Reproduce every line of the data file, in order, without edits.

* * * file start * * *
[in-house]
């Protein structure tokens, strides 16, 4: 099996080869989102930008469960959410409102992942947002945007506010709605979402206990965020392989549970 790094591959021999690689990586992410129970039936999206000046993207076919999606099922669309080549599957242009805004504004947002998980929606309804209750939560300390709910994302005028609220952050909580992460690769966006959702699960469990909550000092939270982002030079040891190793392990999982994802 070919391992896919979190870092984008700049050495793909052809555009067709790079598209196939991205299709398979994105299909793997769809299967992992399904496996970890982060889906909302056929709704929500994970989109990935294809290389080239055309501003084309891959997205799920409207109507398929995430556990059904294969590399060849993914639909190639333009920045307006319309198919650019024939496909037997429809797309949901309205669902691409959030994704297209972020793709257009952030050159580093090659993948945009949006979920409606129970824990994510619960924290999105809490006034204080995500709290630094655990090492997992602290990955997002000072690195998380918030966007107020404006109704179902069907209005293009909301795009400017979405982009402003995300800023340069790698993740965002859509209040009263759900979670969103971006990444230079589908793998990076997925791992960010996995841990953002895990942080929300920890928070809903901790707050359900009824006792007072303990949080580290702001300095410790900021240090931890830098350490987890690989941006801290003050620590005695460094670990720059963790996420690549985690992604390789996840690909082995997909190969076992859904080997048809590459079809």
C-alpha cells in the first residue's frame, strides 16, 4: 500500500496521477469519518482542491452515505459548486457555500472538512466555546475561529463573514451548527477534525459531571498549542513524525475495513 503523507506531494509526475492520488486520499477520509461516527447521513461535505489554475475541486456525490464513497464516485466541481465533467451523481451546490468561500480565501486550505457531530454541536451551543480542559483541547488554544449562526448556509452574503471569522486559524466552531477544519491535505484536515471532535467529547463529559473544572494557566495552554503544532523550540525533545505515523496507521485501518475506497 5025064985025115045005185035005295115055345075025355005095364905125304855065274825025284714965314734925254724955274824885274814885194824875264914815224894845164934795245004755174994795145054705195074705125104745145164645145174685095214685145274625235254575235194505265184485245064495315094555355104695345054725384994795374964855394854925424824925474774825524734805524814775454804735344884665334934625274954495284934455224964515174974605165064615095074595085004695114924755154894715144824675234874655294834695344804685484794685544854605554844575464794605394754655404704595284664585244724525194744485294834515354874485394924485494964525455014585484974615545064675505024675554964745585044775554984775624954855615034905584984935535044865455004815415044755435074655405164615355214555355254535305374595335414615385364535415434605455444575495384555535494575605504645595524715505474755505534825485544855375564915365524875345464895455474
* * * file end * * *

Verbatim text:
[in-house]
């Protein structure tokens, strides 16, 4: 099996080869989102930008469960959410409102992942947002945007506010709605979402206990965020392989549970 790094591959021999690689990586992410129970039936999206000046993207076919999606099922669309080549599957242009805004504004947002998980929606309804209750939560300390709910994302005028609220952050909580992460690769966006959702699960469990909550000092939270982002030079040891190793392990999982994802 070919391992896919979190870092984008700049050495793909052809555009067709790079598209196939991205299709398979994105299909793997769809299967992992399904496996970890982060889906909302056929709704929500994970989109990935294809290389080239055309501003084309891959997205799920409207109507398929995430556990059904294969590399060849993914639909190639333009920045307006319309198919650019024939496909037997429809797309949901309205669902691409959030994704297209972020793709257009952030050159580093090659993948945009949006979920409606129970824990994510619960924290999105809490006034204080995500709290630094655990090492997992602290990955997002000072690195998380918030966007107020404006109704179902069907209005293009909301795009400017979405982009402003995300800023340069790698993740965002859509209040009263759900979670969103971006990444230079589908793998990076997925791992960010996995841990953002895990942080929300920890928070809903901790707050359900009824006792007072303990949080580290702001300095410790900021240090931890830098350490987890690989941006801290003050620590005695460094670990720059963790996420690549985690992604390789996840690909082995997909190969076992859904080997048809590459079809």
C-alpha cells in the first residue's frame, strides 16, 4: 500500500496521477469519518482542491452515505459548486457555500472538512466555546475561529463573514451548527477534525459531571498549542513524525475495513 503523507506531494509526475492520488486520499477520509461516527447521513461535505489554475475541486456525490464513497464516485466541481465533467451523481451546490468561500480565501486550505457531530454541536451551543480542559483541547488554544449562526448556509452574503471569522486559524466552531477544519491535505484536515471532535467529547463529559473544572494557566495552554503544532523550540525533545505515523496507521485501518475506497 5025064985025115045005185035005295115055345075025355005095364905125304855065274825025284714965314734925254724955274824885274814885194824875264914815224894845164934795245004755174994795145054705195074705125104745145164645145174685095214685145274625235254575235194505265184485245064495315094555355104695345054725384994795374964855394854925424824925474774825524734805524814775454804735344884665334934625274954495284934455224964515174974605165064615095074595085004695114924755154894715144824675234874655294834695344804685484794685544854605554844575464794605394754655404704595284664585244724525194744485294834515354874485394924485494964525455014585484974615545064675505024675554964745585044775554984775624954855615034905584984935535044865455004815415044755435074655405164615355214555355254535305374595335414615385364535415434605455444575495384555535494575605504645595524715505474755505534825485544855375564915365524875345464895455474